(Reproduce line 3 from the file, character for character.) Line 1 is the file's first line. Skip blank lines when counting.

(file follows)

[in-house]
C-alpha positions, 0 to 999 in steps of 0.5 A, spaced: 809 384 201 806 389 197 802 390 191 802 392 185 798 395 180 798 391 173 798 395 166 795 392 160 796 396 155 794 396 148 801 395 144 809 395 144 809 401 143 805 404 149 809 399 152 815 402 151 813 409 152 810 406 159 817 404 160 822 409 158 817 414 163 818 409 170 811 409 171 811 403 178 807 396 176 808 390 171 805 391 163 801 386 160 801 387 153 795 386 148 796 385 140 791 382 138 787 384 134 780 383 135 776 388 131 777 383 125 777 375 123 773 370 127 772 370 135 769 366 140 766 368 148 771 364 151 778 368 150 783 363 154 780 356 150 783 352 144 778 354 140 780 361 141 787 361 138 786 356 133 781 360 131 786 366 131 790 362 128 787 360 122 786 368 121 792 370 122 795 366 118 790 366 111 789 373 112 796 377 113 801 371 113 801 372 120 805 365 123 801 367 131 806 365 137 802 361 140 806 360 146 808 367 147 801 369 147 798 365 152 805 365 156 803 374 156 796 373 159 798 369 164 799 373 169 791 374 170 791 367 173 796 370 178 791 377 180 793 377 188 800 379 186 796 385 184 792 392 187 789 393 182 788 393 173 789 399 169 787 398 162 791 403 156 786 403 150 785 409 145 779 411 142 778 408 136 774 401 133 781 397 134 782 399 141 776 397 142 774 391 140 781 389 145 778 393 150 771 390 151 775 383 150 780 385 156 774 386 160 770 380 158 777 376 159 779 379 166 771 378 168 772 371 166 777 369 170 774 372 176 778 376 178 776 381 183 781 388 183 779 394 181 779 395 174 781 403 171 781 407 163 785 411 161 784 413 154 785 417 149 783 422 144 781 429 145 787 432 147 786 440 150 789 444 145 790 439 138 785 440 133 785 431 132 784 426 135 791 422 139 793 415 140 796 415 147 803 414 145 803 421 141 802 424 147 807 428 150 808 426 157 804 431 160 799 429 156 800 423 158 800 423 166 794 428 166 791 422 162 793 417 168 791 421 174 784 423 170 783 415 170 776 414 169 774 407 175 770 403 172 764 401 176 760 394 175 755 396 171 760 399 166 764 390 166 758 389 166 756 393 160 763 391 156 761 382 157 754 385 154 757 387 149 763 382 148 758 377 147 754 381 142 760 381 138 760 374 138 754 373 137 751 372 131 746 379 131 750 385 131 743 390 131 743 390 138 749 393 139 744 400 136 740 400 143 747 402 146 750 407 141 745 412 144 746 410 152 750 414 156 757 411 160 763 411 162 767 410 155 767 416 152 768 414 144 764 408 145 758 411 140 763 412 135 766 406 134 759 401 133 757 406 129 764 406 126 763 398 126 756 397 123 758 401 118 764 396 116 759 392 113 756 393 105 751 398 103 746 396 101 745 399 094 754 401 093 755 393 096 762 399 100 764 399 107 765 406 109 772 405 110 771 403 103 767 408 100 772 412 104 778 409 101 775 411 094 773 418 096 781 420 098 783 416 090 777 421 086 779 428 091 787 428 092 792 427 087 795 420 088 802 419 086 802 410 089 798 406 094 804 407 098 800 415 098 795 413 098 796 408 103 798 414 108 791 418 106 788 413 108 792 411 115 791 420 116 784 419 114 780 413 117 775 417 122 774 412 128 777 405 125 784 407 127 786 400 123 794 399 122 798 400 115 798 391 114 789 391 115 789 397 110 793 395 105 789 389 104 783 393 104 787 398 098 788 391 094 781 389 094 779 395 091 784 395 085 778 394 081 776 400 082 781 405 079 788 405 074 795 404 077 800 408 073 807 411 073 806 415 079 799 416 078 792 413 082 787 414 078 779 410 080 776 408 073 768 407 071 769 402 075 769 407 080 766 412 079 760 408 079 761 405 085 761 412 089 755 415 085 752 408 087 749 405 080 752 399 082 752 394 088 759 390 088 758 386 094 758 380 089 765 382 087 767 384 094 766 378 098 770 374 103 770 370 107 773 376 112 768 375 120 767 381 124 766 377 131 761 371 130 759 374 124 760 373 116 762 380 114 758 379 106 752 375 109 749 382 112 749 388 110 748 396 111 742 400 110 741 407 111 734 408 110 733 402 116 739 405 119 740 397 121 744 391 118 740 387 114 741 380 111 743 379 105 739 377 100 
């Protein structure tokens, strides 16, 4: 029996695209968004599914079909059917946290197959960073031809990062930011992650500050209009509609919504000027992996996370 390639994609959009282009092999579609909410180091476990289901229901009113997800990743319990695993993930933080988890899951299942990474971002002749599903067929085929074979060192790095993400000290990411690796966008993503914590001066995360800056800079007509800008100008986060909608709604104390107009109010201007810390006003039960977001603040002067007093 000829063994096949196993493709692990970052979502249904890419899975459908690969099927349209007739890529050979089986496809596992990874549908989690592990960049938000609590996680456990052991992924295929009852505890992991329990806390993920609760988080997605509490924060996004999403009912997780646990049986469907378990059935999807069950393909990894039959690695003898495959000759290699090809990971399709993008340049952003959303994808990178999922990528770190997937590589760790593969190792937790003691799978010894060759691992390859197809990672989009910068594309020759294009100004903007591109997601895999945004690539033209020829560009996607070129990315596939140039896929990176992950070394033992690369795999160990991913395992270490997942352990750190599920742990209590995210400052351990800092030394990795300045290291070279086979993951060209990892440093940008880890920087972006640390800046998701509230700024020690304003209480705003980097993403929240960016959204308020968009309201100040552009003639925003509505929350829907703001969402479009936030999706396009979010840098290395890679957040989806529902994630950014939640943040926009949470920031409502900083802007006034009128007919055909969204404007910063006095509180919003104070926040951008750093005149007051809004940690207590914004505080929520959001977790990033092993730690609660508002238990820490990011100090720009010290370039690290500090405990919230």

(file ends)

């Protein structure tokens, strides 16, 4: 029996695209968004599914079909059917946290197959960073031809990062930011992650500050209009509609919504000027992996996370 390639994609959009282009092999579609909410180091476990289901229901009113997800990743319990695993993930933080988890899951299942990474971002002749599903067929085929074979060192790095993400000290990411690796966008993503914590001066995360800056800079007509800008100008986060909608709604104390107009109010201007810390006003039960977001603040002067007093 000829063994096949196993493709692990970052979502249904890419899975459908690969099927349209007739890529050979089986496809596992990874549908989690592990960049938000609590996680456990052991992924295929009852505890992991329990806390993920609760988080997605509490924060996004999403009912997780646990049986469907378990059935999807069950393909990894039959690695003898495959000759290699090809990971399709993008340049952003959303994808990178999922990528770190997937590589760790593969190792937790003691799978010894060759691992390859197809990672989009910068594309020759294009100004903007591109997601895999945004690539033209020829560009996607070129990315596939140039896929990176992950070394033992690369795999160990991913395992270490997942352990750190599920742990209590995210400052351990800092030394990795300045290291070279086979993951060209990892440093940008880890920087972006640390800046998701509230700024020690304003209480705003980097993403929240960016959204308020968009309201100040552009003639925003509505929350829907703001969402479009936030999706396009979010840098290395890679957040989806529902994630950014939640943040926009949470920031409502900083802007006034009128007919055909969204404007910063006095509180919003104070926040951008750093005149007051809004940690207590914004505080929520959001977790990033092993730690609660508002238990820490990011100090720009010290370039690290500090405990919230």